Off I go to boil water and equipment....for a long day.
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Old 04-12-2017, 12:42 PM   #37
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Bliss, I love hearing about your cheese making. Sorry to hear about the car headaches.
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Old 04-12-2017, 01:31 PM   #38
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Taxlady, thank you for caring. Caring is under-rated. Sometimes I'm all alone with my cheese and I wonder if I'm boring people to death with my kitchen/lab experiment cooking.

Cars will be fixed tomorrow, it's gonna cost an arm and a leg, again.

I'm now in the part of the process to get 4 gallons of milk to 88 degrees F from about 40 degrees F. It is in a roaster and at 450 degrees for 20 to 22 minutes, then I turn down the roaster to under 250 and raise the temperature of the milk slowly to exactly 88.

I'm going to use buttermilk for the culture in this recipe. Merlot infused cheese, is quite cool looking but I have no idea about how it might taste. It will appear blotchy, with the inside of the curd being white, the outside being red, then it is pressed hard together and aged.

One of the interesting things going on in the kitchen, is that the emmentaler is now being kept at room temperature for around 2 weeks while it develops eyes, so it bloats on the top and sides. Instead of being shaped like a drum, it will have curves. I wash it every other day and turn it upside down daily so that the eyes will be round. Once it really gets going, after a bit of bloat, it needs to be refrigerated to stop the eye formation or it might blow out the side or top. Then it ages for many weeks in the cheese cave.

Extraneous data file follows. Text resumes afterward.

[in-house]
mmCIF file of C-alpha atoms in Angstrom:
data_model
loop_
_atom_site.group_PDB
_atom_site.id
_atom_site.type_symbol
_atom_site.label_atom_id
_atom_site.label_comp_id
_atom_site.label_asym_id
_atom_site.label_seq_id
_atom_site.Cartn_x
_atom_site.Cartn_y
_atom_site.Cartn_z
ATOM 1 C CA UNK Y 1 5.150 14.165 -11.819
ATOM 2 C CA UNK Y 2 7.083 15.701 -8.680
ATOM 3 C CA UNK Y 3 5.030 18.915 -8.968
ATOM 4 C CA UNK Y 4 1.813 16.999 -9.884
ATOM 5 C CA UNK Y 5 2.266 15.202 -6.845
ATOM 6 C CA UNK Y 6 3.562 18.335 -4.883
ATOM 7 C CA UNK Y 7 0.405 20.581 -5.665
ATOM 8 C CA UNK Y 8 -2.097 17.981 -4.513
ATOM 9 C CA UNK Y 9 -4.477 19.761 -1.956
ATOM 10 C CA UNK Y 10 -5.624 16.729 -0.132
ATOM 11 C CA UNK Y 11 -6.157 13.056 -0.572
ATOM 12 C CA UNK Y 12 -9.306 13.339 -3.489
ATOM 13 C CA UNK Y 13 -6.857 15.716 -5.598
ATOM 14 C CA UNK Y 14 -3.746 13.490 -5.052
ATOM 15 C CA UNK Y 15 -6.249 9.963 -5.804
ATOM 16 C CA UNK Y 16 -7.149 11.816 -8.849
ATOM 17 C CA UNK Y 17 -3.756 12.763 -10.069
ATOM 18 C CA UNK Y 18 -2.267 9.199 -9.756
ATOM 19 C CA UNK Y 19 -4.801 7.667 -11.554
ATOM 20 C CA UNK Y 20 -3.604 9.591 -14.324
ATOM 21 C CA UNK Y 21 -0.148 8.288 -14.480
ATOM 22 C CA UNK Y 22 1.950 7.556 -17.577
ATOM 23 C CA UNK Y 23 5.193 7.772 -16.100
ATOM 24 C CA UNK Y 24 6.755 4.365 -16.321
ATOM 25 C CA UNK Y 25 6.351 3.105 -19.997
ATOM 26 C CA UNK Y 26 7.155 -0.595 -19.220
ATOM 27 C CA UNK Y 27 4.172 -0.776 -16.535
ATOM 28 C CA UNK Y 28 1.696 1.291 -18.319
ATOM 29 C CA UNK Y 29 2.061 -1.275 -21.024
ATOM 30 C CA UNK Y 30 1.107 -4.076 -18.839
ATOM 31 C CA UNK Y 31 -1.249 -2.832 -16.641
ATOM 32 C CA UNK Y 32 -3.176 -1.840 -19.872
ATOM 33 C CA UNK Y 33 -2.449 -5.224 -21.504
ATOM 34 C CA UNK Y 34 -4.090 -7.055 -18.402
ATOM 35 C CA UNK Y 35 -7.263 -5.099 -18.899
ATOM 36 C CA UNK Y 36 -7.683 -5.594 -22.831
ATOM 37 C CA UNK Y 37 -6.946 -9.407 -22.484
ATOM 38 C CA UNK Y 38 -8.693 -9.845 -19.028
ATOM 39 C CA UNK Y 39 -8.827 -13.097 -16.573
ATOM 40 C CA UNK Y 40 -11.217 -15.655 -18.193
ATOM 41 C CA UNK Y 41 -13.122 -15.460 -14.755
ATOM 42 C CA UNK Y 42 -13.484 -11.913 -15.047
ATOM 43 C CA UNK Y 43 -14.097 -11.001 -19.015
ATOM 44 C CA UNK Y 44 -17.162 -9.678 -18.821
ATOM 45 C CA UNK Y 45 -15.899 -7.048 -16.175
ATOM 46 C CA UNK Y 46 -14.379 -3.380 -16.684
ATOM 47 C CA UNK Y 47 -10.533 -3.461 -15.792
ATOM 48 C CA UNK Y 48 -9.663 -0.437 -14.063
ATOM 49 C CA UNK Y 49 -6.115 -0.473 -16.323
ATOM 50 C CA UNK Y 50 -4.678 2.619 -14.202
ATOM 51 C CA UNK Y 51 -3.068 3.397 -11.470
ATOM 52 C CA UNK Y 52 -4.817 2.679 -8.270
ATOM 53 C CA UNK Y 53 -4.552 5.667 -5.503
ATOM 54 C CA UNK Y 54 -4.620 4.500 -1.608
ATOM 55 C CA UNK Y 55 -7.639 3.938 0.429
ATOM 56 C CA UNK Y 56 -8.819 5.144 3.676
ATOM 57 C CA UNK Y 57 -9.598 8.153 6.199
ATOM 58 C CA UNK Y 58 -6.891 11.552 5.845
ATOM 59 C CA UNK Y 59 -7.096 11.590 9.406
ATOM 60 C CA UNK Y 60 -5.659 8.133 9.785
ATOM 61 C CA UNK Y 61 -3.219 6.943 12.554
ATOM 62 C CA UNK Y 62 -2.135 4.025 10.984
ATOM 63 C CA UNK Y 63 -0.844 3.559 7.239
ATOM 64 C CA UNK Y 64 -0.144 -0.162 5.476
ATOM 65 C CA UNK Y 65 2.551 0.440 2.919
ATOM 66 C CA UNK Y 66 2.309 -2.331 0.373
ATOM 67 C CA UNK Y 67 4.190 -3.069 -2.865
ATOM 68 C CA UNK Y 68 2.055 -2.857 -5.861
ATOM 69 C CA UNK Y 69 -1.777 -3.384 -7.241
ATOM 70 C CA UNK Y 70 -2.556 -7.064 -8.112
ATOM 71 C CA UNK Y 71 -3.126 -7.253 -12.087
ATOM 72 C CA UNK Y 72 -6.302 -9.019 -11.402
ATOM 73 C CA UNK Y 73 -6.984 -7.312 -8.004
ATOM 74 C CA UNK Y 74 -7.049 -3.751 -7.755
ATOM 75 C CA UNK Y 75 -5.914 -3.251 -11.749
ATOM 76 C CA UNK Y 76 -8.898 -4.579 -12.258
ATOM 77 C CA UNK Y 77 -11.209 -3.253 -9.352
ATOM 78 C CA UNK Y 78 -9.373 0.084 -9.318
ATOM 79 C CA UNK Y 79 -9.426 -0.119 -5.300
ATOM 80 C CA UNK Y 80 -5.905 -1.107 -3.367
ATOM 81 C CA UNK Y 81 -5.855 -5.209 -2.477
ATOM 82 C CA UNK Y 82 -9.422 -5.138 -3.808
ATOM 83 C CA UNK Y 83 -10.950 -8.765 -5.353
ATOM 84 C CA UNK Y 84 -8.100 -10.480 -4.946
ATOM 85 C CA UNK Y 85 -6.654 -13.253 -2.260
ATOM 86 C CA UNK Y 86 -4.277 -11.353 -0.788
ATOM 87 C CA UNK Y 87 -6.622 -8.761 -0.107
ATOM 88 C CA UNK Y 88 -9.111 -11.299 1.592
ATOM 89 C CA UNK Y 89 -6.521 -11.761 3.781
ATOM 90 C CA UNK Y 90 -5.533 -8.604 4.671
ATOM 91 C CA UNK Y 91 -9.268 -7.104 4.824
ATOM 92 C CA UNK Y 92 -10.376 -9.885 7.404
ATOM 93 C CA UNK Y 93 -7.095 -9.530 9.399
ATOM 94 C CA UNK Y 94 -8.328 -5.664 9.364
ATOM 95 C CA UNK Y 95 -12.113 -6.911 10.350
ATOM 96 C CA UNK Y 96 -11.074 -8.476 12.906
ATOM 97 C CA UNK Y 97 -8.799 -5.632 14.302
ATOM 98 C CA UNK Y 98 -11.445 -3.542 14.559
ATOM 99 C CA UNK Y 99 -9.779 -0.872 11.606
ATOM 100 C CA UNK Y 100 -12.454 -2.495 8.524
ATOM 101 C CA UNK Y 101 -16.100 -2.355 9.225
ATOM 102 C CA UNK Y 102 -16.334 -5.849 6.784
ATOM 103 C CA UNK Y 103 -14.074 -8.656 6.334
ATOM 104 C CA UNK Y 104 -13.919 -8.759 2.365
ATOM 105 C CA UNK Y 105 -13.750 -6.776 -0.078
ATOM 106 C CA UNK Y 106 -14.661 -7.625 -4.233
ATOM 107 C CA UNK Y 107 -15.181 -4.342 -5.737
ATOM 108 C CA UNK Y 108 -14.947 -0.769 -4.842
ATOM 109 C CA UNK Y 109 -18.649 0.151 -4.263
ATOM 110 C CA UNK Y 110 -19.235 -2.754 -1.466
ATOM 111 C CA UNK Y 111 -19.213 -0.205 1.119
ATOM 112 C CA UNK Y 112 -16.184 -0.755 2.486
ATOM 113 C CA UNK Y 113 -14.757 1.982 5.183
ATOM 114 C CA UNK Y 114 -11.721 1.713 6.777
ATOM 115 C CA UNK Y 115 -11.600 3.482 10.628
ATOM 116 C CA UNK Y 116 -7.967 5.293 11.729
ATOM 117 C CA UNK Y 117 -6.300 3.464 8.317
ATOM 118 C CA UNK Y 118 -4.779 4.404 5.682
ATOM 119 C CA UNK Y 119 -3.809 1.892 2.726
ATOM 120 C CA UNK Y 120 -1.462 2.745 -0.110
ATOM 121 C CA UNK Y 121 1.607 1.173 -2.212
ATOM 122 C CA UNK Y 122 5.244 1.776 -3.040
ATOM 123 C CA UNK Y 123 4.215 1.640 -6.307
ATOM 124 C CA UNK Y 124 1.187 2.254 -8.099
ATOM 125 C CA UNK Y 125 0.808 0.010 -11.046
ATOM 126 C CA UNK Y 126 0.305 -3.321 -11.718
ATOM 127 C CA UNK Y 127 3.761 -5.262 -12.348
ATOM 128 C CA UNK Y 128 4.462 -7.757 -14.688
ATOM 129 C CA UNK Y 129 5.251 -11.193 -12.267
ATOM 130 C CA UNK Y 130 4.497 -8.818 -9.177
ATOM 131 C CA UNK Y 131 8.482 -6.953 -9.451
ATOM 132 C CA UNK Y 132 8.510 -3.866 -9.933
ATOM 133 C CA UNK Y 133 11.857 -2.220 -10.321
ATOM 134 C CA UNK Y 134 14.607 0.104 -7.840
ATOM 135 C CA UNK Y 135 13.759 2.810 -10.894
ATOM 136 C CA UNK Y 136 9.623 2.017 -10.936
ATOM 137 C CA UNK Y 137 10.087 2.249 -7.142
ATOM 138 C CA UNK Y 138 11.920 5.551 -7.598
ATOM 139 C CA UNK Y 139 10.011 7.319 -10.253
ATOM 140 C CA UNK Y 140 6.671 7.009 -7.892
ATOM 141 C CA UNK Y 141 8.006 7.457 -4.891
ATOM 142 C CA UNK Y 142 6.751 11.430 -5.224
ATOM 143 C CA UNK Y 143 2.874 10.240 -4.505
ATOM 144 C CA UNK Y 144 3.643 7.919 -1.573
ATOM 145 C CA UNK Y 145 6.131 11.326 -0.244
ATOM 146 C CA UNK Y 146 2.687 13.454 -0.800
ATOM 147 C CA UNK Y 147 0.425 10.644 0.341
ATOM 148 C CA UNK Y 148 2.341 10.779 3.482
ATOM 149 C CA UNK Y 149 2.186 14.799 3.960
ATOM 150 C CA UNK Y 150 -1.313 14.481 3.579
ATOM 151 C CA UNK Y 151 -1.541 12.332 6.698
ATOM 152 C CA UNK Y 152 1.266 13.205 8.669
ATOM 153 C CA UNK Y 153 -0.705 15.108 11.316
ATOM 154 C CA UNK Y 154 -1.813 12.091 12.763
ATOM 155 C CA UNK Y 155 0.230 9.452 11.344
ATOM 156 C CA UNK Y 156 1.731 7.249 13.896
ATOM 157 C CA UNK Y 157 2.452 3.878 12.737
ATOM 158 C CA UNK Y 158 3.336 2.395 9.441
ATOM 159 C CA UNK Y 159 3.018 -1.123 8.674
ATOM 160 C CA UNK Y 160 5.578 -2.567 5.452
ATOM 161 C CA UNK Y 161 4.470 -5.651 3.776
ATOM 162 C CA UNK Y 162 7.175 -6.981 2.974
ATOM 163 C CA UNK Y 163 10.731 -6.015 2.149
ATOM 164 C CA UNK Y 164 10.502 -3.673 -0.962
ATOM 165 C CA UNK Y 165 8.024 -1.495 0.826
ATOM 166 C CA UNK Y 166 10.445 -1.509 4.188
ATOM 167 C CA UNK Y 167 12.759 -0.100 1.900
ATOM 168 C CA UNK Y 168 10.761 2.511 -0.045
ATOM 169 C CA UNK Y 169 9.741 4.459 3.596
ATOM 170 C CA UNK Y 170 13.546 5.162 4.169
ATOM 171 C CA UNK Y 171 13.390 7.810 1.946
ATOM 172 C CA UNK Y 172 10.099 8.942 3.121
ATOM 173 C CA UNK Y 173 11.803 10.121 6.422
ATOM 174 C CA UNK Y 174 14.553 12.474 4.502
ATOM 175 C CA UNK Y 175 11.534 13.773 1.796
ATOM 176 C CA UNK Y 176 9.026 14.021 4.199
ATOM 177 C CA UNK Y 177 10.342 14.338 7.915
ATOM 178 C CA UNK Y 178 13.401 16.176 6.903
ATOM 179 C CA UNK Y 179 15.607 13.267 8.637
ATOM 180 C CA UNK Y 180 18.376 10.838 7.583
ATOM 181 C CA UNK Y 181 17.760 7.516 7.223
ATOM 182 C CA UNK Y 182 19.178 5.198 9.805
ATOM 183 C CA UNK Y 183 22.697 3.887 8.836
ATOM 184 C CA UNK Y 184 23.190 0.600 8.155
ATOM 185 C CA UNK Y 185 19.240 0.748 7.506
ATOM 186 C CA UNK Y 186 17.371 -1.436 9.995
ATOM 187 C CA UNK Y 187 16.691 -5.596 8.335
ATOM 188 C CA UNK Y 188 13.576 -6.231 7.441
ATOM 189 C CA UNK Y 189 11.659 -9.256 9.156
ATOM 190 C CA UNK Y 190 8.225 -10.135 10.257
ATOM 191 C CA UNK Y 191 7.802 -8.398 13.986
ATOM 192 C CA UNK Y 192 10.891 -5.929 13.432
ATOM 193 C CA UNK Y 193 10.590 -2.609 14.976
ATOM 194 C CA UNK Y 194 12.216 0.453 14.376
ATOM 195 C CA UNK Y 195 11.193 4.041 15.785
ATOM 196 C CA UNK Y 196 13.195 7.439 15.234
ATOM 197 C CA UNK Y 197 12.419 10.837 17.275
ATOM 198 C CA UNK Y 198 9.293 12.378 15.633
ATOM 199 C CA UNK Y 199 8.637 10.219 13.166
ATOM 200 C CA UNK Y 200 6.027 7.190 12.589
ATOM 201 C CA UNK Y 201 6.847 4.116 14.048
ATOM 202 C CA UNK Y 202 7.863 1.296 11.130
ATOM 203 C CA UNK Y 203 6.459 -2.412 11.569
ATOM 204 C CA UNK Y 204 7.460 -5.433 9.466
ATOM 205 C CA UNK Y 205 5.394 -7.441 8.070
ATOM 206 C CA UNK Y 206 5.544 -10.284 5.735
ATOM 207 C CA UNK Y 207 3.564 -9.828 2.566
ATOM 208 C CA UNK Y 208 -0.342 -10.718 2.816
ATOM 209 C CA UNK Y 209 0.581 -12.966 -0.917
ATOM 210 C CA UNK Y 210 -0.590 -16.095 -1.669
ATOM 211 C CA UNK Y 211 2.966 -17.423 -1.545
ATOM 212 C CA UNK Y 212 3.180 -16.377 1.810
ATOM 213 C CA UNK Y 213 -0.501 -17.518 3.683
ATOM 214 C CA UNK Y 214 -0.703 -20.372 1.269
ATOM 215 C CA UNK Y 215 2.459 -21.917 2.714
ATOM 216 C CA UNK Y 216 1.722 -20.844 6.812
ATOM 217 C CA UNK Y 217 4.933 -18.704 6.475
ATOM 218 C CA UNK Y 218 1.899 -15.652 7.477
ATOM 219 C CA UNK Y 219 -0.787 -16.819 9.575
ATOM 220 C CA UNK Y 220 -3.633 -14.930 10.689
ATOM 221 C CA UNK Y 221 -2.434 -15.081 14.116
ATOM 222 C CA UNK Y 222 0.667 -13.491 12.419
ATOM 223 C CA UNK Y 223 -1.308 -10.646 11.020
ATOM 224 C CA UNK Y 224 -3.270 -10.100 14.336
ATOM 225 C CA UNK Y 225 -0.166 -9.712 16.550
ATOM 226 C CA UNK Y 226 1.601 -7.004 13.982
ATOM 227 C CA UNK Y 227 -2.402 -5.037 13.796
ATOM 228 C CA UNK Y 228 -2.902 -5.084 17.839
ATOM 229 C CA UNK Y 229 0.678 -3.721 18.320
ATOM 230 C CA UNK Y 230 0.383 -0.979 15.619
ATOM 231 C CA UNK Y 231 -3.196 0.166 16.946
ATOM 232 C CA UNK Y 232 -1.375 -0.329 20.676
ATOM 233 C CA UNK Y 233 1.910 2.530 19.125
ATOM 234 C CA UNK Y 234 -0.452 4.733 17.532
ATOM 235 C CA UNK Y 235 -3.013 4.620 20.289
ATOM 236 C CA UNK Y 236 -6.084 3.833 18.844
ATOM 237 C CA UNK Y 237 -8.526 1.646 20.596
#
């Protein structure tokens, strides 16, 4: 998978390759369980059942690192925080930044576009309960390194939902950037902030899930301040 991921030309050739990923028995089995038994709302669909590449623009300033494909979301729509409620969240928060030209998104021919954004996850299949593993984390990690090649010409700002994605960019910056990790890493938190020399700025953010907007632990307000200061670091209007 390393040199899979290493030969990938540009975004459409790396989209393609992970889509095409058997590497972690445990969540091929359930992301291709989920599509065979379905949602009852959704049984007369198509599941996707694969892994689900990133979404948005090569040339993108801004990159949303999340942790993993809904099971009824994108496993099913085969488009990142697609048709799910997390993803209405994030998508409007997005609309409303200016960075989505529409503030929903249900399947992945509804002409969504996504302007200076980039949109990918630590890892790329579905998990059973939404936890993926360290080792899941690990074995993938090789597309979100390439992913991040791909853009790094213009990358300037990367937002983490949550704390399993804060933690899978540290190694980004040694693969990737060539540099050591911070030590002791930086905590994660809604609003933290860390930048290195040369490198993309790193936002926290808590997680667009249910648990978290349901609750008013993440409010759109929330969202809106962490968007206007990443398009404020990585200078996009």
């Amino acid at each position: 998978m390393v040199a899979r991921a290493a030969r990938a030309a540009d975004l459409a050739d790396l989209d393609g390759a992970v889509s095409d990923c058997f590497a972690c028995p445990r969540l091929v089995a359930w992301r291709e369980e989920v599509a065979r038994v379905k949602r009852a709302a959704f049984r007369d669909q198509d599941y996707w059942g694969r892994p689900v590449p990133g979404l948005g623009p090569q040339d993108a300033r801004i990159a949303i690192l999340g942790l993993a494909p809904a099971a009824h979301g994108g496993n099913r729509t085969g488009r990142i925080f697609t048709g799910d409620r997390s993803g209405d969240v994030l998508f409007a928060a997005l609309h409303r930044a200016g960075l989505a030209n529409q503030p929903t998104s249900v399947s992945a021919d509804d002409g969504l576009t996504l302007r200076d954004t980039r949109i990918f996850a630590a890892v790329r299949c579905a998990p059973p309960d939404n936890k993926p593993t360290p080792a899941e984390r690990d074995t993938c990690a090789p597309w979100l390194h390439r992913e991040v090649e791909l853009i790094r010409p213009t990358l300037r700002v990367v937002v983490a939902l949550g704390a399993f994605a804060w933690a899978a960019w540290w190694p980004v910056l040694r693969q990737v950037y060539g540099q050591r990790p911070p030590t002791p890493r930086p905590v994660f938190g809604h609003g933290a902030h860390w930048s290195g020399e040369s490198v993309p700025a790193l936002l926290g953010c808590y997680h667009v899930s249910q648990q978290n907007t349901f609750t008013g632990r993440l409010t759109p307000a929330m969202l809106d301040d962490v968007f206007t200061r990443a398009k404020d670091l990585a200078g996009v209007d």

I never knew it could be this easy to make cheese--I mean it takes all day and there is a lot of equipment to invent or find, but then, it just takes a little work to do it. I love doing most of it.
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Old 04-12-2017, 01:47 PM   #39
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Making cheese 2016 into 2017

Bliss, I love hearing your cheese stories. Taxy and I are still bringing wine to the tasting.
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Old 04-12-2017, 02:49 PM   #40
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Thanks Dawg! I'm counting on that wine! Wine shows you care!

I was having SO much blue/white mold growing on my rind ripened cheeses for the past few weeks. It's normal but it is a lot to clean 2 times a week. Now I'm cleaning them every other day. I finally moved the pail with the water in it into the vegetable drawer, partially covered it and lowered the relative humidity into the low 80's instead of the 90's, and the cheese isn't as tough to clean up, wash them in brine. I treat any creases with white vinegar and I use a hand brush to brush off the mold with the brine. Then I dry them good. God Forbid anything happens to me, what would my DS and DH do if they let this cheese cave go without maintaining it? Brain mold city.

It's been written in some cheese journals that the mold is at its worst in the beginning of ripening/aging, and then it isn't as bad as time goes on. I'm finding that to be true. I'm pretty sure my brain cheese was an example of that. And the brain cheese, havarti, did turn out edible, it is quite delicious.

Back to today's cheese. Time to cut the curd, 3/4th inch cuts this time. Then it heals for 5 minutes, then I rest and stir it for 30 minutes.